Tag Archives: mcbc

Growing a region’s economy and protecting its quality of life with broadband

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Economic development pros at CCBC workshop.

“The goal is to put in infrastructure that supports 10 Gbps,” explained Patrick Mulhearn at the Central Coast Broadband Consortium’s (CCBC) economic development workshop this morning. Mulhearn works for Santa Cruz County supervisor Zach Friend, who is leading the effort there to overhaul the the way county manages and regulates the construction of broadband infrastructure. He pointed to two key policies approved by supervisors…

  • Allow the installation of equipment within public right of ways, subject only to “time, place and manner” of access, through the County’s encroachment permit process.
  • Streamline the application project and ensure permit fees are based on actual costs.

It’s not just about putting fiber in the ground, though. Mulhearn talked about developing a broadband master plan that parallels the county’s economic vitality program and targets those priority areas for broadband infrastructure deployment.

The overall policy has been approved, but the specific, detailed language that’ll be used to implement it is still being written, with first drafts expected early in the new year. Completion is expected by next June.

New broadband infrastructure, in the form of nearly 600 miles of fiber optic backbone, is being used in different ways to boost the economy of eastern California, according to Julie Langou of the Eastern Sierra Connect Regional Broadband Consortium. The recently completed Digital 395 project connects Mono, Inyo and eastern Kern counties to cheap and plentiful bandwidth at major Internet hubs.

Mono County is using this new connectivity to cultivate independent professionals and entrepreneurs who can work remotely and Inyo County is focusing on growing its retail trade base. Aerospace businesses are the priority in Kern County, which is home to the Mojave Space Port and the U.S. Navy’s China Lake research center.

The workshop was hosted by the Monterey County Business Council and sponsored by the CCBC, as part of its broadband infrastructure development initiative funded by the California Public Utilities Commission.

CPUC small business expo draws hundreds to Salinas

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Giving small business a lift in Salinas.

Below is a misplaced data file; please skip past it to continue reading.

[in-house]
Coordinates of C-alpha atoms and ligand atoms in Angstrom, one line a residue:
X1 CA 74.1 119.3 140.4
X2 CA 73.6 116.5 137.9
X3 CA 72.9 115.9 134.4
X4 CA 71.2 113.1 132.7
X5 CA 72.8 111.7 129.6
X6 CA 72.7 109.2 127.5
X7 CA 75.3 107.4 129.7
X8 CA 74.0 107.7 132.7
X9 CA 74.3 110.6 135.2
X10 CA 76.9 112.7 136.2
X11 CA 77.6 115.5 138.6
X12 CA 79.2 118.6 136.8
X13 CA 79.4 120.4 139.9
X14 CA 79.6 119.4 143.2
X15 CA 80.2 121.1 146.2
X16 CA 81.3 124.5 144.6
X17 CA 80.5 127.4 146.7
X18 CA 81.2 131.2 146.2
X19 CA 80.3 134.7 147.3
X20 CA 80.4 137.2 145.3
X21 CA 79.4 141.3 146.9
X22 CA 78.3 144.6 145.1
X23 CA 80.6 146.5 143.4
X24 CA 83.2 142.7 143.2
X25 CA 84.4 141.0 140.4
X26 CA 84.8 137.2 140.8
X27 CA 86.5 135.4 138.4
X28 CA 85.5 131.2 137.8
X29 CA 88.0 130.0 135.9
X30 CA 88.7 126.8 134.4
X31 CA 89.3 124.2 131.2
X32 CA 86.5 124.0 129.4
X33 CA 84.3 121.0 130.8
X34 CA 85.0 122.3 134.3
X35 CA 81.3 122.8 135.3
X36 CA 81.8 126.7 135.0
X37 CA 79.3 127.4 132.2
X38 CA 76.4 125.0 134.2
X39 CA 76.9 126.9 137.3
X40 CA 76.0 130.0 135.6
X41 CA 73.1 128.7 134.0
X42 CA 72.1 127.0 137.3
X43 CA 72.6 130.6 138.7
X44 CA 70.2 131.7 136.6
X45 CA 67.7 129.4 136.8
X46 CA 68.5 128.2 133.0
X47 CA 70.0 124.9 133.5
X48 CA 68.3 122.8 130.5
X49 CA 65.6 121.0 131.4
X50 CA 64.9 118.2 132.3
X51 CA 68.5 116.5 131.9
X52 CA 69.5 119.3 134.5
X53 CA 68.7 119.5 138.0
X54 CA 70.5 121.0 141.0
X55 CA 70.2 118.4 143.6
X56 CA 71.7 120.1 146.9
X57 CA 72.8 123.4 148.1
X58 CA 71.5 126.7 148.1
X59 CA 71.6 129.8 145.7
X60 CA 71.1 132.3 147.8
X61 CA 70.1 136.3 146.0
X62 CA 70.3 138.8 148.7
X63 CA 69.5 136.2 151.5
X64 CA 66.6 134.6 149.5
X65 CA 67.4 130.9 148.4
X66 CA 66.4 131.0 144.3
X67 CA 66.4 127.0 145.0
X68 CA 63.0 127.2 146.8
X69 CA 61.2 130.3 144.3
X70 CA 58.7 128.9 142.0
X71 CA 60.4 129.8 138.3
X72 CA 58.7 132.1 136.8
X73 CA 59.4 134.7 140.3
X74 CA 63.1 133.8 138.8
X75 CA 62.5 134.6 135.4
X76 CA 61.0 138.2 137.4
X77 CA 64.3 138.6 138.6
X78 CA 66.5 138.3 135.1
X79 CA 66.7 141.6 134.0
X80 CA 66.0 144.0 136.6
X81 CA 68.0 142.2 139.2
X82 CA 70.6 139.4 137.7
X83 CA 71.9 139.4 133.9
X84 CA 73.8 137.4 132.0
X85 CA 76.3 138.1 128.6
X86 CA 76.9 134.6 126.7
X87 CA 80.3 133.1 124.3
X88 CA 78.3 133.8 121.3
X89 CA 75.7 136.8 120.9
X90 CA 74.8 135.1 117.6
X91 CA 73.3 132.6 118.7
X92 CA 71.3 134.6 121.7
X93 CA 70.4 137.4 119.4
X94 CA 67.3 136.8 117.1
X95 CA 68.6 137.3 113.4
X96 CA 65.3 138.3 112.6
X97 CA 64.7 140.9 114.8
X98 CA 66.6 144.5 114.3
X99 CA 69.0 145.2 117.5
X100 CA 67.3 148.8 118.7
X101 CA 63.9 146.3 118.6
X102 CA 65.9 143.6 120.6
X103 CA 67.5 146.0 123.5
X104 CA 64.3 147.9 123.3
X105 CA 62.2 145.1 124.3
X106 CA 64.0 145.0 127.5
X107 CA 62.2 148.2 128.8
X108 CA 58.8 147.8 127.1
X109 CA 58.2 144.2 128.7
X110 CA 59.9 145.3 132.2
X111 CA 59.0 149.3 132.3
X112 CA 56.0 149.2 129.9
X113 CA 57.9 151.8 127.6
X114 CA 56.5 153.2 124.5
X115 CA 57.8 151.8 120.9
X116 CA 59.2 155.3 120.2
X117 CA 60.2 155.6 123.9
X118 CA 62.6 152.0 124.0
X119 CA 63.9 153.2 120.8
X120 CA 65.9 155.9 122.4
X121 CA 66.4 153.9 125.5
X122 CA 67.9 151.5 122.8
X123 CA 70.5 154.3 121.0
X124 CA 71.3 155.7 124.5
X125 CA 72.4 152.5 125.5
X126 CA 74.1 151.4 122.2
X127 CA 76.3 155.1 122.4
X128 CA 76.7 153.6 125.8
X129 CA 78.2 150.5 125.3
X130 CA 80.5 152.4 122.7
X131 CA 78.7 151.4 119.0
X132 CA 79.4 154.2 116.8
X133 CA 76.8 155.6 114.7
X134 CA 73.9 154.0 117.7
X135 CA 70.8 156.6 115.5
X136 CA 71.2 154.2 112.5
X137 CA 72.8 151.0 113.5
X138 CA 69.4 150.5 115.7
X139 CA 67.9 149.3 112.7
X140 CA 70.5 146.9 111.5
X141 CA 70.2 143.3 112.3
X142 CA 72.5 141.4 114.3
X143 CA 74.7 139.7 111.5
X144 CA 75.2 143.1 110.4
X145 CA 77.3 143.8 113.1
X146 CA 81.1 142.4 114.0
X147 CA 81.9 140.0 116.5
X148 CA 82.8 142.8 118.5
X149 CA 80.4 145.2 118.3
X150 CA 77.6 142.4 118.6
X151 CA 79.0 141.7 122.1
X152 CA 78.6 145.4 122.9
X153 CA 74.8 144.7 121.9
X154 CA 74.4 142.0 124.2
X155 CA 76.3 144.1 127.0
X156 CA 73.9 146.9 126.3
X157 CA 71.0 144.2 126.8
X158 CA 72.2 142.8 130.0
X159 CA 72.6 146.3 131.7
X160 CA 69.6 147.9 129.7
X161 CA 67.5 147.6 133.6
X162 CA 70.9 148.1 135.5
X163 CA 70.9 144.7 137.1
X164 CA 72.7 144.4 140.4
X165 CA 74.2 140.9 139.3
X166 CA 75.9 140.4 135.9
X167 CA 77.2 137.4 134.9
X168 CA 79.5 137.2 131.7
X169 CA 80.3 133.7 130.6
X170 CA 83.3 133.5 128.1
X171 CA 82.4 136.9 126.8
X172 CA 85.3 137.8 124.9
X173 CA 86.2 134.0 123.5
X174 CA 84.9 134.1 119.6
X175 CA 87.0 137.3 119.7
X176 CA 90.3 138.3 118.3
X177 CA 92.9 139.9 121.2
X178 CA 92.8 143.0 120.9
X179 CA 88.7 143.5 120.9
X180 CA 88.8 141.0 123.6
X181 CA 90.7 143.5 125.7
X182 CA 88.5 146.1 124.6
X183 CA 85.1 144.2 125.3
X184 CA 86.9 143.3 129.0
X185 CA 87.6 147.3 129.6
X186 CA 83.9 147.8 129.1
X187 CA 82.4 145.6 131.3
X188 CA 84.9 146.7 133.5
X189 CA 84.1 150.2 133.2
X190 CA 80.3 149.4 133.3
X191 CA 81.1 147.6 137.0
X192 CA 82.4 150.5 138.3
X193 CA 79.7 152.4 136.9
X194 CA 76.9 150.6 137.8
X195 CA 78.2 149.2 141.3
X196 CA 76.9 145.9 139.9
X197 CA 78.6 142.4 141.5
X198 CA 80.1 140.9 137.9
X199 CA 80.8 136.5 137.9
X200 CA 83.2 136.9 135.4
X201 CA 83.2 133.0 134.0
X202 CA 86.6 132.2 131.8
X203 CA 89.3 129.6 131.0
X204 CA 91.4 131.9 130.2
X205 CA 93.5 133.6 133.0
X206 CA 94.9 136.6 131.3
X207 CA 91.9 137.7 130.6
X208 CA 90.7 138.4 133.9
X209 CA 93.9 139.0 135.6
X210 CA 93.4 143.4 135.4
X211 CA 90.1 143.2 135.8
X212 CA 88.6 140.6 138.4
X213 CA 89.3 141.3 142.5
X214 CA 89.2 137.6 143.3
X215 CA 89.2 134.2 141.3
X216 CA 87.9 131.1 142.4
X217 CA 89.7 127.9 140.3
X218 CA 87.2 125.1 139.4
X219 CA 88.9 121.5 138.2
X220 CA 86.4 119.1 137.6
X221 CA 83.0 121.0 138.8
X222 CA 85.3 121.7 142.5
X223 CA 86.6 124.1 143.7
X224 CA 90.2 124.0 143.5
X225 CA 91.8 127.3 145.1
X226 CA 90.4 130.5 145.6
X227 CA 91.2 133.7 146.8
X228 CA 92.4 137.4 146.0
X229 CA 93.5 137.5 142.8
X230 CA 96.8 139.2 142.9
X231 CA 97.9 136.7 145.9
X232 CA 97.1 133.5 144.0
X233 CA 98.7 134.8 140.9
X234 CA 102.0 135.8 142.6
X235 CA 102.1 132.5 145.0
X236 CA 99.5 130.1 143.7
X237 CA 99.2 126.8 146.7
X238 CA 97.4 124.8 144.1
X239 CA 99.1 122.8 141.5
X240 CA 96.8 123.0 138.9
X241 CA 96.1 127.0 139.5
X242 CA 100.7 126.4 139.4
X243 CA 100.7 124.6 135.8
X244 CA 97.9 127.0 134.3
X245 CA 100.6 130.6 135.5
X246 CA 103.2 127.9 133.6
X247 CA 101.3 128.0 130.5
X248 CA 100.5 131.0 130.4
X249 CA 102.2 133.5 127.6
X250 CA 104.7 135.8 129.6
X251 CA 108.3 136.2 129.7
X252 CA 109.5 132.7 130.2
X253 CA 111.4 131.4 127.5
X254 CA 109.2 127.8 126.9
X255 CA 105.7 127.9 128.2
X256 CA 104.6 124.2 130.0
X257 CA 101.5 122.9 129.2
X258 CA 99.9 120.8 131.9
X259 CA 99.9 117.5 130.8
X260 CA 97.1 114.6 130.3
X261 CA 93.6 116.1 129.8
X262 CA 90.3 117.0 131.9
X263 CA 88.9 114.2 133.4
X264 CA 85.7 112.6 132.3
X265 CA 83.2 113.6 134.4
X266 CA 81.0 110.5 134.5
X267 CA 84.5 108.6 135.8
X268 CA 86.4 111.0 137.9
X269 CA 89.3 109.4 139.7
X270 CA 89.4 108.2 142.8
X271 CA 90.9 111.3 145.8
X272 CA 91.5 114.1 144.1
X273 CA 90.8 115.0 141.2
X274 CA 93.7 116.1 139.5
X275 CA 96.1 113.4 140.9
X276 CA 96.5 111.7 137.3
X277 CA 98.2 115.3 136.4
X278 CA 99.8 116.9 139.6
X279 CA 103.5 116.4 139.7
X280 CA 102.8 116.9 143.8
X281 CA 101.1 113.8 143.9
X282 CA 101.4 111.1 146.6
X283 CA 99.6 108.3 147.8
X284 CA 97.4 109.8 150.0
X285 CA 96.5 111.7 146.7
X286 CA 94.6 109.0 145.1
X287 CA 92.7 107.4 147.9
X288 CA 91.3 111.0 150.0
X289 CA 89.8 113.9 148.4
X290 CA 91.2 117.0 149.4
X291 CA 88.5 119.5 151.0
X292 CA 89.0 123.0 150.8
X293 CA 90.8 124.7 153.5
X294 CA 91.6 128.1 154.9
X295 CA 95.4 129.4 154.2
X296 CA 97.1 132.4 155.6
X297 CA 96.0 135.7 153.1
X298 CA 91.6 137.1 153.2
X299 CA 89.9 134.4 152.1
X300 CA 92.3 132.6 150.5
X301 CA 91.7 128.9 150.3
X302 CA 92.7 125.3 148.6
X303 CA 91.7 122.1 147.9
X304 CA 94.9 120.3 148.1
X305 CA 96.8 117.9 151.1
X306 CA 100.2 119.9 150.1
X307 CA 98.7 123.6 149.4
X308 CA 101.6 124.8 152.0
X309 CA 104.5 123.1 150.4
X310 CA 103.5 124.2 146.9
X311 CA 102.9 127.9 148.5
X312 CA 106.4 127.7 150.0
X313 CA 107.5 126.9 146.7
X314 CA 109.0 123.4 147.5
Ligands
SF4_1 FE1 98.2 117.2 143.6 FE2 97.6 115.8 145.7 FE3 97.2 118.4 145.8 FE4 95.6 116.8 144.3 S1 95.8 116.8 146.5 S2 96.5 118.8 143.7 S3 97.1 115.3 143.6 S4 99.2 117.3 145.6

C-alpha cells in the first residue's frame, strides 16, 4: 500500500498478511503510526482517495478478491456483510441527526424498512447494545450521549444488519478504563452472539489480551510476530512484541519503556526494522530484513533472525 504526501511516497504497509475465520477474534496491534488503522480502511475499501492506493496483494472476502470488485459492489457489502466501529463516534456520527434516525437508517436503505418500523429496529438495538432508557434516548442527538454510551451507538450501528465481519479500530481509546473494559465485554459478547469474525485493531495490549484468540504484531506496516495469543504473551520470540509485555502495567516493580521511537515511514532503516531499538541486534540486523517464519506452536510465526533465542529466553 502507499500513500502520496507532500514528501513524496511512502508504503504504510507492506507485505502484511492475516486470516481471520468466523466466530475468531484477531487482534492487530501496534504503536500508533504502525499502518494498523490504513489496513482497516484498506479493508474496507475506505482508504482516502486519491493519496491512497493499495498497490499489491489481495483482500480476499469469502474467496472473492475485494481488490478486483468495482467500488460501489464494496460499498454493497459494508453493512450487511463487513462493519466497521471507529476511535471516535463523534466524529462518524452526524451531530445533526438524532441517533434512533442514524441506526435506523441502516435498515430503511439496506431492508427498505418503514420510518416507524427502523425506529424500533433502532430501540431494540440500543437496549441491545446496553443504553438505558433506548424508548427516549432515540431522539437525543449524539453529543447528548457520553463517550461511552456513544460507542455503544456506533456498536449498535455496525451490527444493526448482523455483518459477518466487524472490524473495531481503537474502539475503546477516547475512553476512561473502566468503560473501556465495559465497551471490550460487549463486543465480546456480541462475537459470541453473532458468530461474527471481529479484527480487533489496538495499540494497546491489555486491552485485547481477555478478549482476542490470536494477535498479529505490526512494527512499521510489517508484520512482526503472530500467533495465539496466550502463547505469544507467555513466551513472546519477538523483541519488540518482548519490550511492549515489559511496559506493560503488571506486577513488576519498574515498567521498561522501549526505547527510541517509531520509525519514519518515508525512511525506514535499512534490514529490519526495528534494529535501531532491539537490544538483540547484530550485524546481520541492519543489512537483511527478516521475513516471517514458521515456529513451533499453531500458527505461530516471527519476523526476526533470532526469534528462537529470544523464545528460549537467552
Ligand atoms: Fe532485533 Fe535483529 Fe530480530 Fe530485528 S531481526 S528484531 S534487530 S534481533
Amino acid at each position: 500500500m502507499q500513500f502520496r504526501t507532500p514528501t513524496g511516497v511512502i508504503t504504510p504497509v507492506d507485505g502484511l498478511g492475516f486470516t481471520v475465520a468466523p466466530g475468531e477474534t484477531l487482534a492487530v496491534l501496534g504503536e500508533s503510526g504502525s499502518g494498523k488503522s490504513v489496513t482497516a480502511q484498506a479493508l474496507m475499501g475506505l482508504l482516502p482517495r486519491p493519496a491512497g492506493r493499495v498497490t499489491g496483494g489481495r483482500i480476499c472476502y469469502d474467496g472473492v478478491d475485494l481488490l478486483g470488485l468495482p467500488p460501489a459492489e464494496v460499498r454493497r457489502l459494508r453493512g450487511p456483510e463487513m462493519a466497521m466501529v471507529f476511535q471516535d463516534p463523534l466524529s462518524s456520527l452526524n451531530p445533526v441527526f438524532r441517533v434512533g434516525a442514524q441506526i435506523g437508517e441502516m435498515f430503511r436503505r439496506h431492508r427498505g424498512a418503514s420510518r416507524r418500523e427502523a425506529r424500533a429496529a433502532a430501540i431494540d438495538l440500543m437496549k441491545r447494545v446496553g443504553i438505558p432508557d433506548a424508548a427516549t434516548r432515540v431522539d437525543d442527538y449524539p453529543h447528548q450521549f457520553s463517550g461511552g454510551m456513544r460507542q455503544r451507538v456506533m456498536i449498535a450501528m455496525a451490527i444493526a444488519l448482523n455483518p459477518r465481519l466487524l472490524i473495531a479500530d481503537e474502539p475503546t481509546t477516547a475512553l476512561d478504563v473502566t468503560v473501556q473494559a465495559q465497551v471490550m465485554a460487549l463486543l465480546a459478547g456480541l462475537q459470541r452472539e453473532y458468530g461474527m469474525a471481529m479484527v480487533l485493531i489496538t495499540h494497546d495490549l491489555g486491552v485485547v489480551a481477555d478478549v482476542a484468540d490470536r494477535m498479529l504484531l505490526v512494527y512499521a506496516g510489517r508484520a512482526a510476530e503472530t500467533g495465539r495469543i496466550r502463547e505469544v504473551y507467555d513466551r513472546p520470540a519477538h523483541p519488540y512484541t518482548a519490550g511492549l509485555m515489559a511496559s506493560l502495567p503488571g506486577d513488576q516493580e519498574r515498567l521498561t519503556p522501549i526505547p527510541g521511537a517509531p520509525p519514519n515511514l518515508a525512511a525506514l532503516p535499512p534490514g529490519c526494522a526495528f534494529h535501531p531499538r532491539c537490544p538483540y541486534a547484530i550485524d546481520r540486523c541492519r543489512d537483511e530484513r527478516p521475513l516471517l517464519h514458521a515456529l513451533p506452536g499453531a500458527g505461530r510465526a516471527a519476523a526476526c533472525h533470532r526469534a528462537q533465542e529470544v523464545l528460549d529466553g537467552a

Rapidly changing business models and utility needs are providing opportunities for small businesses in the twenty-first century. That was Commissioner Catherine Sandoval’s message to several hundred entrepreneurs in Salinas yesterday, at a small business expo and matchmaking fair sponsored by the California Public Utilities Commission.

Sandoval pointed to new rules that were just adopted that allow online ride sharing companies, such as Lyft and Uber, to provide on demand service, despite vehement objections from entrenched – and protected – taxi companies.

“We created a way for them to legally move forward and create new opportunities,” she said. It’s the CPUC’s job to ensure that regulated utilities “provide safe and reliable service at just and reasonable rates”.

To do that, the CPUC classified crowdsourced ride sharing platforms as charter party carriers, which fall under a different set of rules than traditional taxis.

Other opportunities include innovative technologies and business models that help Californians save energy and water, two resources that are in perpetually short supply here.

The event was co-sponsored by Comcast and organised by the Monterey County Business Council and its Procurement Technical Assistance Center. Major telecommunications, water and energy companies were on hand, along with several state agencies. They met one-one-one with small business people who traveled to Salinas from all over California. One even flew in from Connecticut.

More expos will be held in coming months elsewhere in the state. It’s part of an ongoing CPUC effort to connect regulated utilities and state procurement officers with small businesses.